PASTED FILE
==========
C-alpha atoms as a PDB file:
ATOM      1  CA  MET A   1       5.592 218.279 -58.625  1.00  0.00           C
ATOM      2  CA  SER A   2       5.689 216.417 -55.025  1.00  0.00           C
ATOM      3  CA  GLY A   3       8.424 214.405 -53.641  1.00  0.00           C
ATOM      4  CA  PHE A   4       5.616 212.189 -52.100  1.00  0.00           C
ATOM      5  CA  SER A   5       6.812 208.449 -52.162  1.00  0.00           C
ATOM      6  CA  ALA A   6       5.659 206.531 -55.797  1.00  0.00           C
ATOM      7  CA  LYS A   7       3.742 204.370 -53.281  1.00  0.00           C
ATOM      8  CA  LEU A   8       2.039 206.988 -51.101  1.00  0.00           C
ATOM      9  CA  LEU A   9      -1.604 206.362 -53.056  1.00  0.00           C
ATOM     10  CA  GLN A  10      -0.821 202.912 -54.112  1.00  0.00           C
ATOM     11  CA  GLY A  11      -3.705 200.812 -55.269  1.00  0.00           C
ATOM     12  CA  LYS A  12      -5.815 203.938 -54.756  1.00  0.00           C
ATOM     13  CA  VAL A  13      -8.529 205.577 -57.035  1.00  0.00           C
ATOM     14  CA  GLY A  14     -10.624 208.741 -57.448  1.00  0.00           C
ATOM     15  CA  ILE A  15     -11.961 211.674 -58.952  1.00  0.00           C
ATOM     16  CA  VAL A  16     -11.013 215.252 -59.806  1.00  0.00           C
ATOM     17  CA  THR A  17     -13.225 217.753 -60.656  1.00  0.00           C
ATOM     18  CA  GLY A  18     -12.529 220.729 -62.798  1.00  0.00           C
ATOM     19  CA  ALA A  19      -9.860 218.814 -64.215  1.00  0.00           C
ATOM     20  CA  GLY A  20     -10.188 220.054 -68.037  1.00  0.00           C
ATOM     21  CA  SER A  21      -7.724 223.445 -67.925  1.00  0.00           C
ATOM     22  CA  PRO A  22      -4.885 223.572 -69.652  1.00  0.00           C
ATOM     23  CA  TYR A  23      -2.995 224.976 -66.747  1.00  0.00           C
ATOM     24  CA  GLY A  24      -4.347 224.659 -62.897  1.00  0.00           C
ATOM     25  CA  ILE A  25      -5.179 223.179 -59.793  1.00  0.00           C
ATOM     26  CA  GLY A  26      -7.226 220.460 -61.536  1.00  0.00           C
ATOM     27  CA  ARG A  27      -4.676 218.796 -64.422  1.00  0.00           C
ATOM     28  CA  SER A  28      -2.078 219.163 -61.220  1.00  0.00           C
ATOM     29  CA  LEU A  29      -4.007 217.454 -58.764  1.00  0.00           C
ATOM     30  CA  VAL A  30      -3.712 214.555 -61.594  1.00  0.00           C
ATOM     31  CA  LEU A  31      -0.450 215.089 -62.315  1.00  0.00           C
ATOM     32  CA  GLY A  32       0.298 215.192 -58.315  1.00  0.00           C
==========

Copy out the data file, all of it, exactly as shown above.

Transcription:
C-alpha atoms as a PDB file:
ATOM      1  CA  MET A   1       5.592 218.279 -58.625  1.00  0.00           C
ATOM      2  CA  SER A   2       5.689 216.417 -55.025  1.00  0.00           C
ATOM      3  CA  GLY A   3       8.424 214.405 -53.641  1.00  0.00           C
ATOM      4  CA  PHE A   4       5.616 212.189 -52.100  1.00  0.00           C
ATOM      5  CA  SER A   5       6.812 208.449 -52.162  1.00  0.00           C
ATOM      6  CA  ALA A   6       5.659 206.531 -55.797  1.00  0.00           C
ATOM      7  CA  LYS A   7       3.742 204.370 -53.281  1.00  0.00           C
ATOM      8  CA  LEU A   8       2.039 206.988 -51.101  1.00  0.00           C
ATOM      9  CA  LEU A   9      -1.604 206.362 -53.056  1.00  0.00           C
ATOM     10  CA  GLN A  10      -0.821 202.912 -54.112  1.00  0.00           C
ATOM     11  CA  GLY A  11      -3.705 200.812 -55.269  1.00  0.00           C
ATOM     12  CA  LYS A  12      -5.815 203.938 -54.756  1.00  0.00           C
ATOM     13  CA  VAL A  13      -8.529 205.577 -57.035  1.00  0.00           C
ATOM     14  CA  GLY A  14     -10.624 208.741 -57.448  1.00  0.00           C
ATOM     15  CA  ILE A  15     -11.961 211.674 -58.952  1.00  0.00           C
ATOM     16  CA  VAL A  16     -11.013 215.252 -59.806  1.00  0.00           C
ATOM     17  CA  THR A  17     -13.225 217.753 -60.656  1.00  0.00           C
ATOM     18  CA  GLY A  18     -12.529 220.729 -62.798  1.00  0.00           C
ATOM     19  CA  ALA A  19      -9.860 218.814 -64.215  1.00  0.00           C
ATOM     20  CA  GLY A  20     -10.188 220.054 -68.037  1.00  0.00           C
ATOM     21  CA  SER A  21      -7.724 223.445 -67.925  1.00  0.00           C
ATOM     22  CA  PRO A  22      -4.885 223.572 -69.652  1.00  0.00           C
ATOM     23  CA  TYR A  23      -2.995 224.976 -66.747  1.00  0.00           C
ATOM     24  CA  GLY A  24      -4.347 224.659 -62.897  1.00  0.00           C
ATOM     25  CA  ILE A  25      -5.179 223.179 -59.793  1.00  0.00           C
ATOM     26  CA  GLY A  26      -7.226 220.460 -61.536  1.00  0.00           C
ATOM     27  CA  ARG A  27      -4.676 218.796 -64.422  1.00  0.00           C
ATOM     28  CA  SER A  28      -2.078 219.163 -61.220  1.00  0.00           C
ATOM     29  CA  LEU A  29      -4.007 217.454 -58.764  1.00  0.00           C
ATOM     30  CA  VAL A  30      -3.712 214.555 -61.594  1.00  0.00           C
ATOM     31  CA  LEU A  31      -0.450 215.089 -62.315  1.00  0.00           C
ATOM     32  CA  GLY A  32       0.298 215.192 -58.315  1.00  0.00           C